How To Engage With & Retain Your Easter Visitors
In the Christian world, there’s a category of churchgoers who fall into the “Easter and Christmas” category. These people may identify as a Christian, but only attend church twice a year. What keeps them coming back every year? It may be tradition, family, or obligation, but with the right perspective, they could be the very people on the brink of a whole new way of life.
Many pastors spend a lot of time thinking about how to keep these visitors coming back to church. How can you engage them in a way that gets their attention? Your Easter service may be a perfect time to do this. Easter is a beloved time of year - regardless of your faith walk - because, like Christmas, the traditions often have nostalgic value for people. But what if in addition to the tradition, your church could be an example of what Christian community looks like for these twice-a-year guests?
Here are some practical ways you and your church can celebrate Easter with intentionality for reaching your new visitors.
1. Practice giving yourself away in radical ways.
As a church body, it can be incredibly helpful to define your values. For many churches, something they claim to value is selflessness. But it's important to ask whether selflessness is actually something you remember and are willing to practice in big and small ways.
On busy holidays, when the parking lot is overflowing and there is not an abundance of spaces to accommodate the regular members and the visitors, your members have an easy opportunity to be selfless. You can encourage members to park farther away and either walk the extra distance; this can be a tangible and practical way of practicing radical generosity toward our guests.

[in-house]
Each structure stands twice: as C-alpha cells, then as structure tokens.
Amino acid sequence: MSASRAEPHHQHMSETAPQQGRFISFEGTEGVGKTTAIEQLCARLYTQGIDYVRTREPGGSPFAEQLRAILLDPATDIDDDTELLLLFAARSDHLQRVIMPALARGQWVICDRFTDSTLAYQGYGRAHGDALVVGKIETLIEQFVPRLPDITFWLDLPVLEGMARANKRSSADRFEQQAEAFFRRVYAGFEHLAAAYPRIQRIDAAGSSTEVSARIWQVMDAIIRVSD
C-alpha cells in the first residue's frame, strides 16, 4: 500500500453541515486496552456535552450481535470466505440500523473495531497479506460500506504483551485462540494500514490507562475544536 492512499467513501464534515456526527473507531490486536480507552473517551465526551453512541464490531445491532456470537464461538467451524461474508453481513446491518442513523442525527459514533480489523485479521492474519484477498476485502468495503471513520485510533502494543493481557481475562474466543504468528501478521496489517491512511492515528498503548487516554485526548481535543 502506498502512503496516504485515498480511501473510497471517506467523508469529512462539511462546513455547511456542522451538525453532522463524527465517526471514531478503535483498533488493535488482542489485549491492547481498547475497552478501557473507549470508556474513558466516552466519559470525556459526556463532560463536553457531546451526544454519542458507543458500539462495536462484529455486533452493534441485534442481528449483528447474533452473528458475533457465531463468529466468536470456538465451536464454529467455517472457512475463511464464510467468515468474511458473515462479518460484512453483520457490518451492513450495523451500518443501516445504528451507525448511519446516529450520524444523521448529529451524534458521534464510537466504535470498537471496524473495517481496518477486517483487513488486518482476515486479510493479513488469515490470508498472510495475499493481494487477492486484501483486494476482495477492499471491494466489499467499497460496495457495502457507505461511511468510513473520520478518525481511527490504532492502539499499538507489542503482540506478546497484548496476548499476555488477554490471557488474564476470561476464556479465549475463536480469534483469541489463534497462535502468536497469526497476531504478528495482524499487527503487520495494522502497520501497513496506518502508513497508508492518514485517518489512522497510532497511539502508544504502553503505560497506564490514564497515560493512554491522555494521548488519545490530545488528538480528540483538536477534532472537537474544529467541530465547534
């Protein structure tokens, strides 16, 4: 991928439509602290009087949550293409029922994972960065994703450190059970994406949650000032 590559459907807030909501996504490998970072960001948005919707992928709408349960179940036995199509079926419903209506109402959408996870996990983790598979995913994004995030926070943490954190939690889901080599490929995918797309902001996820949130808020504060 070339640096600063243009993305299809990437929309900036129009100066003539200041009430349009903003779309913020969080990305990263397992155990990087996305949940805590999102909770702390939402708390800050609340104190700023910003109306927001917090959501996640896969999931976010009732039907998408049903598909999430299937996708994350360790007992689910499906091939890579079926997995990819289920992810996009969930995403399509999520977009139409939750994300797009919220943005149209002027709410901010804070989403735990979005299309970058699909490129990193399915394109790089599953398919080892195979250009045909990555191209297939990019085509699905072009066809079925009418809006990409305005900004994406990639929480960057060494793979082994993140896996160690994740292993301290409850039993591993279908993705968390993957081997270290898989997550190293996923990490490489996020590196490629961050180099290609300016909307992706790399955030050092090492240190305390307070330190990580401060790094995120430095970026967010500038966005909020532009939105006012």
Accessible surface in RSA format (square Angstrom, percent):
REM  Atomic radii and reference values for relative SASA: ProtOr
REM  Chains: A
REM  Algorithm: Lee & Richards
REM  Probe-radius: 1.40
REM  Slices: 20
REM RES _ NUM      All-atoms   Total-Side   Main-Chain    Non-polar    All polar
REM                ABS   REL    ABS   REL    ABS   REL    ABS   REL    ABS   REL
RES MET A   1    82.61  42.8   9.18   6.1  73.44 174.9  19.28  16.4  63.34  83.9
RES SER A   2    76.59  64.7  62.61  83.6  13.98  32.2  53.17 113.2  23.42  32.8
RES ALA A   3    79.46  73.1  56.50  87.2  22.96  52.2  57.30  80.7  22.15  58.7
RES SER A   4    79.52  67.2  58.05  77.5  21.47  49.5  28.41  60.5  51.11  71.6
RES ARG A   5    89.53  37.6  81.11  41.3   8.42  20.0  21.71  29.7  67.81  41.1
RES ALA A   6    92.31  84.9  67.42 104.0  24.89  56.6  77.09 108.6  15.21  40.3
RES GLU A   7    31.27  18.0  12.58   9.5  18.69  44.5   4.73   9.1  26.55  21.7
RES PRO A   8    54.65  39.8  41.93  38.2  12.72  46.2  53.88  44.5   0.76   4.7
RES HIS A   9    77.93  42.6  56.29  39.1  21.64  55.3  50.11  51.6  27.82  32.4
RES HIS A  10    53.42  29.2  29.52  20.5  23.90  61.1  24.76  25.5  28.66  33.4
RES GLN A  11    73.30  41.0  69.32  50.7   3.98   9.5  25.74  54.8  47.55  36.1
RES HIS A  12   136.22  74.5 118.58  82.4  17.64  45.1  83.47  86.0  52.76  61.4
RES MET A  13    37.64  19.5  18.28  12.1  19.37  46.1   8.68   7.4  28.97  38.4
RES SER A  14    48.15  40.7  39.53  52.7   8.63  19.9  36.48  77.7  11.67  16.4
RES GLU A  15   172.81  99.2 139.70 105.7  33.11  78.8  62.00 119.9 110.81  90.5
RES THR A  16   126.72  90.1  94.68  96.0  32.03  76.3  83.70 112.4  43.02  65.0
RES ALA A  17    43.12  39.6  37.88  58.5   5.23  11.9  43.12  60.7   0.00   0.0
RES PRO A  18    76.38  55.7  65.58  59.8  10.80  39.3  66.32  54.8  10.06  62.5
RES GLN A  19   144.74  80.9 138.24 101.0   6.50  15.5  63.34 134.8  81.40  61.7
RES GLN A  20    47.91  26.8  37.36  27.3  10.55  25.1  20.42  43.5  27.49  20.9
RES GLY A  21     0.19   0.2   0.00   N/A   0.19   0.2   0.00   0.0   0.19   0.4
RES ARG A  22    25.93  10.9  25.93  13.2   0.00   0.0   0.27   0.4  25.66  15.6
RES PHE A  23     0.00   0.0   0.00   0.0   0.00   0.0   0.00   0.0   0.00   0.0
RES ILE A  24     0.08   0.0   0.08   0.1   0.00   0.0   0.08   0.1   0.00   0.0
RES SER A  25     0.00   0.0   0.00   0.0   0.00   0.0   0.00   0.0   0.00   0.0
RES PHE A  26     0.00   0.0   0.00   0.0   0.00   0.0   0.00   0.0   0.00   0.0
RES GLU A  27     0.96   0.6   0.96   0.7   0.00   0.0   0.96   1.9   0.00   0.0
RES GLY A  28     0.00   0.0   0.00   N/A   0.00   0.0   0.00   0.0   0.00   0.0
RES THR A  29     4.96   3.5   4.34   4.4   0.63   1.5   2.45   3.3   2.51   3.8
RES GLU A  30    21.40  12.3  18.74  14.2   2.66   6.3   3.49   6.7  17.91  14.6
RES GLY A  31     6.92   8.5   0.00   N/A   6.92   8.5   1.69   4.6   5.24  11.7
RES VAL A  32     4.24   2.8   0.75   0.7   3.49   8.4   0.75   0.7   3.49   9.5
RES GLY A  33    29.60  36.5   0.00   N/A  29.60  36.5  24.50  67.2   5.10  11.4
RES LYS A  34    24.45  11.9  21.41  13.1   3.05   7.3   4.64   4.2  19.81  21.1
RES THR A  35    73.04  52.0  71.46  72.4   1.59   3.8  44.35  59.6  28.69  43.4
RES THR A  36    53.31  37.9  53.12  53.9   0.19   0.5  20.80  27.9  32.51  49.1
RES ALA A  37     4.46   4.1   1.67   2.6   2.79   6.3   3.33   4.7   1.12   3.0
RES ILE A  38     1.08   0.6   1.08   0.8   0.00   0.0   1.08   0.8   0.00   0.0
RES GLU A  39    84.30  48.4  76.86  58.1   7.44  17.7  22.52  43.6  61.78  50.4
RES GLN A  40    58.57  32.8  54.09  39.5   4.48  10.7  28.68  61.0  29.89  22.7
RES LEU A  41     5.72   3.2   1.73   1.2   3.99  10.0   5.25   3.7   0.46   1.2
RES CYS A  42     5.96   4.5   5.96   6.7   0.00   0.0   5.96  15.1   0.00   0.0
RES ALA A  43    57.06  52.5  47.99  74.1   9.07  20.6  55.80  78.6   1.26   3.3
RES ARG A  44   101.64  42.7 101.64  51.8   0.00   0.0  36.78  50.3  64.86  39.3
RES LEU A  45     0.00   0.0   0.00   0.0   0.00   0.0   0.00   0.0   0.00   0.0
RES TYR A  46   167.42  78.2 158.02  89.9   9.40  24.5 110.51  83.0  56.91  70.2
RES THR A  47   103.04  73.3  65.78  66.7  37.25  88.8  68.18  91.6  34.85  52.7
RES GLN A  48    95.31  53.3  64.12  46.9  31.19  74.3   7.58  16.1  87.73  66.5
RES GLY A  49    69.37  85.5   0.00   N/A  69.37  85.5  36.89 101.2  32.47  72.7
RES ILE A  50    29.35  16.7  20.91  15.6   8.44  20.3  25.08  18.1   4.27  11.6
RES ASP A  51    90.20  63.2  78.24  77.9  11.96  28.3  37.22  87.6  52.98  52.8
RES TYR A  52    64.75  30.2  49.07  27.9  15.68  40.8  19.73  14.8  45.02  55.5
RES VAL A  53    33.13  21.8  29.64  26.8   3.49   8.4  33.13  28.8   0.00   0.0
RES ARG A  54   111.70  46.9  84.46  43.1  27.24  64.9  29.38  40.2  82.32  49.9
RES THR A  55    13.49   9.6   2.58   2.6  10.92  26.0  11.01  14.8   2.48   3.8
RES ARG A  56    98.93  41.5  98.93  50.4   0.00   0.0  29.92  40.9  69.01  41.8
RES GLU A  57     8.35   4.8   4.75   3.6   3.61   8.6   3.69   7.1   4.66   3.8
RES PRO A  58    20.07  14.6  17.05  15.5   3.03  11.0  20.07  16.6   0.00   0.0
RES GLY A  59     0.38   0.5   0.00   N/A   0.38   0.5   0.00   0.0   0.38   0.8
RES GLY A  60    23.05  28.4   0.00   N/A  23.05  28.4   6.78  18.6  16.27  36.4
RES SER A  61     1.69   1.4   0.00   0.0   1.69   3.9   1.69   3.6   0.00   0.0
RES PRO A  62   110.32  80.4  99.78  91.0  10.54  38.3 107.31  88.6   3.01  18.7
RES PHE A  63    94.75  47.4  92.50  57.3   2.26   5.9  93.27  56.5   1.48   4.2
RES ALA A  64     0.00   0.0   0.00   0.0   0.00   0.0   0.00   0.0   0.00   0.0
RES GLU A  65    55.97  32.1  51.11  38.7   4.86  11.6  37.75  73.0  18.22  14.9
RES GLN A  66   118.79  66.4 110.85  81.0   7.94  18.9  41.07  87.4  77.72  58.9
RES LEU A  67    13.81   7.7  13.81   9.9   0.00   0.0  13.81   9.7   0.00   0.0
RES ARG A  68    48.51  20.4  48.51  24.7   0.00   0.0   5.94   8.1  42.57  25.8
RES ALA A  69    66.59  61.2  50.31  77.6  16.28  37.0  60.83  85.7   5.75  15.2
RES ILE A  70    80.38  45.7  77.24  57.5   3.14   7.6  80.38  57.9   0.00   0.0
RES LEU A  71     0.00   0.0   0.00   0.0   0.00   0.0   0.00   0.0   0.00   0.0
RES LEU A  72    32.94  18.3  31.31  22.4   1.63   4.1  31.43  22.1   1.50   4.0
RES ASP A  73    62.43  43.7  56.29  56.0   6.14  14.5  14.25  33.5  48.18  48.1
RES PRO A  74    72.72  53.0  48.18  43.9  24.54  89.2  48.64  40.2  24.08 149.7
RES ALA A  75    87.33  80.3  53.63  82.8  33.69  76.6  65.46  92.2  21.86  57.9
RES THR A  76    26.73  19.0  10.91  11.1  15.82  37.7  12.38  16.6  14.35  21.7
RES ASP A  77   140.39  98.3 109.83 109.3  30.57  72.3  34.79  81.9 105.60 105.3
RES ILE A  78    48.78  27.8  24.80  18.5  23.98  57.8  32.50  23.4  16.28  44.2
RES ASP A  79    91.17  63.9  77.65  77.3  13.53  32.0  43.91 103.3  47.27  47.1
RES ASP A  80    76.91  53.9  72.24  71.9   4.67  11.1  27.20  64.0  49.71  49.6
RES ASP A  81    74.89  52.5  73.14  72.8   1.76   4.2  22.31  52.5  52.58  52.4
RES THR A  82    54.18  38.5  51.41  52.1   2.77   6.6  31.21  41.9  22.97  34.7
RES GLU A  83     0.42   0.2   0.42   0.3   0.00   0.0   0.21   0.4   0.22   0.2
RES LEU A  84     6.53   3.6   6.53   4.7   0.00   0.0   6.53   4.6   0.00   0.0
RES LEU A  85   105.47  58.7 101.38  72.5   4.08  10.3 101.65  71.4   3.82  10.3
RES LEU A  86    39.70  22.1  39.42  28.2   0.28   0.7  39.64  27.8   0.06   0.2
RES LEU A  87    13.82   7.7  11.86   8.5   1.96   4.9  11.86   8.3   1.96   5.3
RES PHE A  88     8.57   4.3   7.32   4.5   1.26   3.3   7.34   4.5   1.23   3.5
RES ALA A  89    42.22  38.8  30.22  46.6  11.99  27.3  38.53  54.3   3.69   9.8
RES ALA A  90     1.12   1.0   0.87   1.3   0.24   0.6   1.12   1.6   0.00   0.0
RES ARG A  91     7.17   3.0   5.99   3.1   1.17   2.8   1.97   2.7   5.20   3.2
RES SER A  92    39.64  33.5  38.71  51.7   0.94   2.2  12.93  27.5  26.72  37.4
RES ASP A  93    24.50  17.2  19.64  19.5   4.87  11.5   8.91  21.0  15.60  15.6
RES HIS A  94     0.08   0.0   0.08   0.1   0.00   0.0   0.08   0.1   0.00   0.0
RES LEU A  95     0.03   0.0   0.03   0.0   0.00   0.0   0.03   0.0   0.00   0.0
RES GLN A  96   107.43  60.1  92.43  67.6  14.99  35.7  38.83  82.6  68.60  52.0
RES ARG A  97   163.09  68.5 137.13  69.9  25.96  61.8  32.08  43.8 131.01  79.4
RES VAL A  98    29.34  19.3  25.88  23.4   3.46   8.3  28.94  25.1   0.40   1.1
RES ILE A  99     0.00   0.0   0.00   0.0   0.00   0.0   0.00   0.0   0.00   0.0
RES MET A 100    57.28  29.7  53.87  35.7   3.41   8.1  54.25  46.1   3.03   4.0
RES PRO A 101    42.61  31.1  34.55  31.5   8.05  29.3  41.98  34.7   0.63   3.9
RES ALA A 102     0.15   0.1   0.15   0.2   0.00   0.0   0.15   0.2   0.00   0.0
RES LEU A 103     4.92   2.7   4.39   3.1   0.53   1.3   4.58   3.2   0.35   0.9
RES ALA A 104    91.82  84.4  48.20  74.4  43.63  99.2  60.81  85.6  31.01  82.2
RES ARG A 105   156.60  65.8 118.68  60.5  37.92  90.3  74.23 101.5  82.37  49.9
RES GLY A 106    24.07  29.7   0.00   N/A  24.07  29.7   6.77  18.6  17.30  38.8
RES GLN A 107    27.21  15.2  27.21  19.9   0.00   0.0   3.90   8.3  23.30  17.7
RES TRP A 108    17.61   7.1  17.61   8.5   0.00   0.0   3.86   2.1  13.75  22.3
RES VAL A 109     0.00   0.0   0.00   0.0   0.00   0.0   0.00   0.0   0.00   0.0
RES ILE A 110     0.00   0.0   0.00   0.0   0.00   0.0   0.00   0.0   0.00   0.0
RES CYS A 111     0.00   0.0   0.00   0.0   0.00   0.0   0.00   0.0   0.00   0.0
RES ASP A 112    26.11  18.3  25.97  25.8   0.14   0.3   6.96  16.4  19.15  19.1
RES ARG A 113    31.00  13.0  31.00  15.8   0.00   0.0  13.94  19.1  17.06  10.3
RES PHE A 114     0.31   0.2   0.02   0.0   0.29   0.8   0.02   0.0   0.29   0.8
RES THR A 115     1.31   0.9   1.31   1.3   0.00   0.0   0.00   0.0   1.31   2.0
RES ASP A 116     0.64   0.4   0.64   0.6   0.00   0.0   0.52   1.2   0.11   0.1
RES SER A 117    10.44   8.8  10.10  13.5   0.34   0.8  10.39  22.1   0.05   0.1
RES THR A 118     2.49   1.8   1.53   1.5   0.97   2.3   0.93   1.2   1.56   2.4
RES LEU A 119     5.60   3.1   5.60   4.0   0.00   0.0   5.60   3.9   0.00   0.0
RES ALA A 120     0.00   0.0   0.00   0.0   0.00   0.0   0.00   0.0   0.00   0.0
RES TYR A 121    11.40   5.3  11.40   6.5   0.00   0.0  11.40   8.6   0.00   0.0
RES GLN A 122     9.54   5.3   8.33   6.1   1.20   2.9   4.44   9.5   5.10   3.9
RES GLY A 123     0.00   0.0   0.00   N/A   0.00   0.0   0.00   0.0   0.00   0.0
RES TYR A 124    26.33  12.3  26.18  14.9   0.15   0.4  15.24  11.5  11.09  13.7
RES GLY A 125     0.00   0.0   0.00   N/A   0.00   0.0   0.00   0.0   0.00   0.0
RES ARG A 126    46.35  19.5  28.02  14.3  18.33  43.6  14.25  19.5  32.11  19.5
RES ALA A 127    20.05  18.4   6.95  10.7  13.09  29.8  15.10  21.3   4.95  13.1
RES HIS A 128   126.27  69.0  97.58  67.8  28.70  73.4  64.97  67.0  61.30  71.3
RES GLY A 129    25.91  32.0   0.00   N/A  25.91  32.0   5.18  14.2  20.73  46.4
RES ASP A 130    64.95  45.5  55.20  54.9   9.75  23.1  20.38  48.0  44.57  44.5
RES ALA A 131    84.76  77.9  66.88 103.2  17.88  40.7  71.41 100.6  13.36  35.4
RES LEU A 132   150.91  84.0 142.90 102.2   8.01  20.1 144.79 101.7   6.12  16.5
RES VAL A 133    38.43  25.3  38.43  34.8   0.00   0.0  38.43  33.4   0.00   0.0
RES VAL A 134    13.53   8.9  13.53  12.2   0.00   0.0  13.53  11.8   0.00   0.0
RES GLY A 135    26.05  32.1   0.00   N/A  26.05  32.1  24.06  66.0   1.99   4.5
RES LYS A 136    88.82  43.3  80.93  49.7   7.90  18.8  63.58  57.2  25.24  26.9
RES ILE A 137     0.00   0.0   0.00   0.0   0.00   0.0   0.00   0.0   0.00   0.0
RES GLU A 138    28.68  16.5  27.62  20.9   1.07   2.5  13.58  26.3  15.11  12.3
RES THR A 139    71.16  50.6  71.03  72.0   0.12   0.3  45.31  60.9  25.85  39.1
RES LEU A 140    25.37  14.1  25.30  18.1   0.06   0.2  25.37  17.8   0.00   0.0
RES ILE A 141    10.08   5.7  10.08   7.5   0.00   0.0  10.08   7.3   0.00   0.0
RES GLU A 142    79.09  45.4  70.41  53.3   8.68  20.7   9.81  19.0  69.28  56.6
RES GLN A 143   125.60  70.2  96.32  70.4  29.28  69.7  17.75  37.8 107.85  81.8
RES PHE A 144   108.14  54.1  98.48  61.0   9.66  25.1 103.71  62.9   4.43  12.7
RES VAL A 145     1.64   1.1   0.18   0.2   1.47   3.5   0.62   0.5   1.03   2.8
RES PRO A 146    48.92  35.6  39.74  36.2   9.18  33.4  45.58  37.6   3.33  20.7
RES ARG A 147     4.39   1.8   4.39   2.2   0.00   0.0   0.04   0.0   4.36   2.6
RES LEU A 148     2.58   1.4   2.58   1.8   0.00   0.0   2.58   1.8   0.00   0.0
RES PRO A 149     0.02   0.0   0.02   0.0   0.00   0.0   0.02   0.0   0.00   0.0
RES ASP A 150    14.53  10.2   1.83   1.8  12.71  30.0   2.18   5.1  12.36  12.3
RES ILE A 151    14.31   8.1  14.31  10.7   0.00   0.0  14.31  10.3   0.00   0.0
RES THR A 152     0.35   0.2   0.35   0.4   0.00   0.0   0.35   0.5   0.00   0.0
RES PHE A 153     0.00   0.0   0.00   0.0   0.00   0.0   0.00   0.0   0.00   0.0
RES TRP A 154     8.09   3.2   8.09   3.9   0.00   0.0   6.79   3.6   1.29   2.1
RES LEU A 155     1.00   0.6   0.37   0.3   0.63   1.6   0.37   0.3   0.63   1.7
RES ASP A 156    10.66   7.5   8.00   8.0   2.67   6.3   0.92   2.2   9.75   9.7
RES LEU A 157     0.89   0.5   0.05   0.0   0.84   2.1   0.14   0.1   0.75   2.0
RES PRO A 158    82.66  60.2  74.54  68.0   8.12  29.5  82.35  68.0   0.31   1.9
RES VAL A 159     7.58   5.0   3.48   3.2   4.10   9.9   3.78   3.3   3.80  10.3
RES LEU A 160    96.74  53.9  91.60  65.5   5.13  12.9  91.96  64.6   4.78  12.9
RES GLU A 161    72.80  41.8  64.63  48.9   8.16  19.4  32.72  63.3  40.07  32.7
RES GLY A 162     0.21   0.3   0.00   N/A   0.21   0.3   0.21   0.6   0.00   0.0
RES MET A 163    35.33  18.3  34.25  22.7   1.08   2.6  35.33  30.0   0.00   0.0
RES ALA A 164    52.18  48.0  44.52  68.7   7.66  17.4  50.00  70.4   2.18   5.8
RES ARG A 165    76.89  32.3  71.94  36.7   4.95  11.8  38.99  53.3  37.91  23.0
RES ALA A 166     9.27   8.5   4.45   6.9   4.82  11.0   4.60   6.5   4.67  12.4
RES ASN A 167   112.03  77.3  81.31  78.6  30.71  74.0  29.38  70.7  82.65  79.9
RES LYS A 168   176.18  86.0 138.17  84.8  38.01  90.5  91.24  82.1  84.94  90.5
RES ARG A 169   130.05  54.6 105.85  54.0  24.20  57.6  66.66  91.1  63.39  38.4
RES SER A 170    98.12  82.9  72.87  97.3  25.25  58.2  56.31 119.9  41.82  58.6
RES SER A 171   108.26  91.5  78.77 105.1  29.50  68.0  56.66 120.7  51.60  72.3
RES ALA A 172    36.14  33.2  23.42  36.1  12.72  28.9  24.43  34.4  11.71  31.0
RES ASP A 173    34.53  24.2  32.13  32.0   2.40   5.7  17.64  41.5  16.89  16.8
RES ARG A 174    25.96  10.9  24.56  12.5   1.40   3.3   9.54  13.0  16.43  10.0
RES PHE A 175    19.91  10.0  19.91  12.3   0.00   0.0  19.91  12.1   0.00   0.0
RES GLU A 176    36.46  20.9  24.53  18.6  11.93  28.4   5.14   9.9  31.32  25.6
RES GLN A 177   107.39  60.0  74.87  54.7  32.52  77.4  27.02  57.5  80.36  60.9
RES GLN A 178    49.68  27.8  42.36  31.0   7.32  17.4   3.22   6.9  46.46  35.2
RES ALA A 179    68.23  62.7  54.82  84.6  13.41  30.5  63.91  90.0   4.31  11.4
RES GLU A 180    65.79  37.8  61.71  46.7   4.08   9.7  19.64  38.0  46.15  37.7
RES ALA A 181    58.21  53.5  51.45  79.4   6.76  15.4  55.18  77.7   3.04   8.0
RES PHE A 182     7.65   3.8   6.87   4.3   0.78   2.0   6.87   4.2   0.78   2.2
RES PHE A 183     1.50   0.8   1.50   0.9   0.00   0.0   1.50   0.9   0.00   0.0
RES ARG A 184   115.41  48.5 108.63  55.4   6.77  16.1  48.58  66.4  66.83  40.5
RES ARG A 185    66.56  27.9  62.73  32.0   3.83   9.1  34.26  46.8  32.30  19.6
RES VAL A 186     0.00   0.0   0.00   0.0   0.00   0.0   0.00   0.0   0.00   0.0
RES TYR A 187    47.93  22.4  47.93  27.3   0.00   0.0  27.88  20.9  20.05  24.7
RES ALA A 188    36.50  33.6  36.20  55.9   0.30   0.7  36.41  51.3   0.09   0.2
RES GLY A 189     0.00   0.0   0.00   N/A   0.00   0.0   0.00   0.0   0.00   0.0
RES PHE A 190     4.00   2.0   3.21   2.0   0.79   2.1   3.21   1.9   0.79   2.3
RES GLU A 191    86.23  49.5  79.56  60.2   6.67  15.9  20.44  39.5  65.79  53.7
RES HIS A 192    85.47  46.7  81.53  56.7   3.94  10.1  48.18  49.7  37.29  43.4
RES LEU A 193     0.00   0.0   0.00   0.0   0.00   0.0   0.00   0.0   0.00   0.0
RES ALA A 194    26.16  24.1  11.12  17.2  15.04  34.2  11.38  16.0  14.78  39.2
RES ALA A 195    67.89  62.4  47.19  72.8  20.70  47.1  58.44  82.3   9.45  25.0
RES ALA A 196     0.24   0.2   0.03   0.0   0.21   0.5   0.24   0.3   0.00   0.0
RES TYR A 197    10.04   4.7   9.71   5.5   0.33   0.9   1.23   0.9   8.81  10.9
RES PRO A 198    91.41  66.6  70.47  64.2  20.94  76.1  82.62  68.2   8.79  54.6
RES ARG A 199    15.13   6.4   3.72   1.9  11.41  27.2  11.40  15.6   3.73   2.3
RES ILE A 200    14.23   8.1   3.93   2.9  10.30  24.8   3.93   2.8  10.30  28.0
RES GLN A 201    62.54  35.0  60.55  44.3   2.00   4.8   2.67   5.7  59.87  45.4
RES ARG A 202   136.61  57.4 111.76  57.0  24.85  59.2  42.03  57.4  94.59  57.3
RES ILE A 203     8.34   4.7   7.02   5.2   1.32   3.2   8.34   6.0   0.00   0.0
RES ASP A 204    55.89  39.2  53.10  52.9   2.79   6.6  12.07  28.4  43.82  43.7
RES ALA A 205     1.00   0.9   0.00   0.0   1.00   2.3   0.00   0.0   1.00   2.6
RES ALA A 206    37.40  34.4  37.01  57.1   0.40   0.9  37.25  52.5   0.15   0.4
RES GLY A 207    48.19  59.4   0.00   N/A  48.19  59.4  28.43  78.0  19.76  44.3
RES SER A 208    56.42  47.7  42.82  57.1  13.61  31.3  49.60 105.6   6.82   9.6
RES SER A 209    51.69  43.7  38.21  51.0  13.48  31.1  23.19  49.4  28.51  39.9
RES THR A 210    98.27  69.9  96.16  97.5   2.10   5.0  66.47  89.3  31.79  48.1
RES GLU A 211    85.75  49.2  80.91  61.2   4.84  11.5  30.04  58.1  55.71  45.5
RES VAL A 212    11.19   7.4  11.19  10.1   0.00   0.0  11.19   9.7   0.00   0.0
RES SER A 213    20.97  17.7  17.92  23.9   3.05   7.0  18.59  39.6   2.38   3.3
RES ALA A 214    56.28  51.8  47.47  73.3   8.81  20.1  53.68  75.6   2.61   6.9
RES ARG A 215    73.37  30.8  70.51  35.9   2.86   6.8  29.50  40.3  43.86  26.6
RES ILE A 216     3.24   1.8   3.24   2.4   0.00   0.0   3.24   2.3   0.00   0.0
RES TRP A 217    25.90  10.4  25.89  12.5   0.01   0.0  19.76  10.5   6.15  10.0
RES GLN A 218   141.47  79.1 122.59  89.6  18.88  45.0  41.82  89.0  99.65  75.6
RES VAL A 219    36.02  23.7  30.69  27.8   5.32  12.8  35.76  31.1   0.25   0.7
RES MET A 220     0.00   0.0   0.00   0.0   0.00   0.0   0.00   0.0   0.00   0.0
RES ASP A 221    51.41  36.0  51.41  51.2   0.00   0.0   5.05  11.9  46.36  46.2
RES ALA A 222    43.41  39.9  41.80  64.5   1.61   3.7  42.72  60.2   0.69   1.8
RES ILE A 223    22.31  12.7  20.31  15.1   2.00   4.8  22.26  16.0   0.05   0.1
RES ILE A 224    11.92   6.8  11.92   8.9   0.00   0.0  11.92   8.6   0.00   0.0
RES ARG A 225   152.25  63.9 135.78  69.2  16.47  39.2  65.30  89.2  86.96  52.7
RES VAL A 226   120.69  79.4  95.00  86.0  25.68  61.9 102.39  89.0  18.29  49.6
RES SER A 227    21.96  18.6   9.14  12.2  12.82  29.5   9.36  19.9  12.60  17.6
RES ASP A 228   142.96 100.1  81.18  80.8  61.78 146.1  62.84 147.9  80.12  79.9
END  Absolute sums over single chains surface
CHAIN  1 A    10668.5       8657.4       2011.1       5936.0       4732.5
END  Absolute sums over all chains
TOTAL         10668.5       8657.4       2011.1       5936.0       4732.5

Give up your parking space? It seems like a simple thing and yet, when you’re running late and it's humid and your kid is uncomfortable in their new Easter shoes, it may feel like a bigger sacrifice than it appears.
Encourage your church to practice similar radical ways of being generous. Giving up parking spaces, choosing the seats in the back of the sanctuary, consciously being last in the potluck line, or being the first to welcome visitors are all small things that will leave a big impression on a new person to your church.
2. Remember to celebrate the season of Easter, not just the day.
We celebrate Christmas as a season from December 1 to the 25th, but Easter doesn’t always get the same kind of attention. But the truth is Easter and the liturgical season of Lent before it has a rich history. It can be a time of reflection and spiritual formation. It might even be that programming in the weeks leading up to Easter will engage visitors who might otherwise only show up on Easter morning. Examples of this include a published devotional, prayer calendars in the church insert, or special music services.
3. Plan activities that emphasize community & encourage follow-up experiences.
In the same way that celebrating Easter as a season and not just a day can bring visitors to your church on a regular basis and encourage them to stick around, planning church activities that emphasize community is another great way to engage visitors. For adults with children, things like Easter egg hunts or church-wide meals provide tons of opportunities for moms and dads to find themselves standing next to visitors who might have come because they were searching specifically for an egg hunt for their child. Strike up a conversation, offer to invite them to lunch after or to your community group, or even exchange contact information to grab coffee later.
Look at Easter from a visitor’s perspective. When community is emphasized in your church, it gives guests a taste of what Christian fellowship is like. And the hope is that new people who come through your doors will want more of that, even after Easter is over.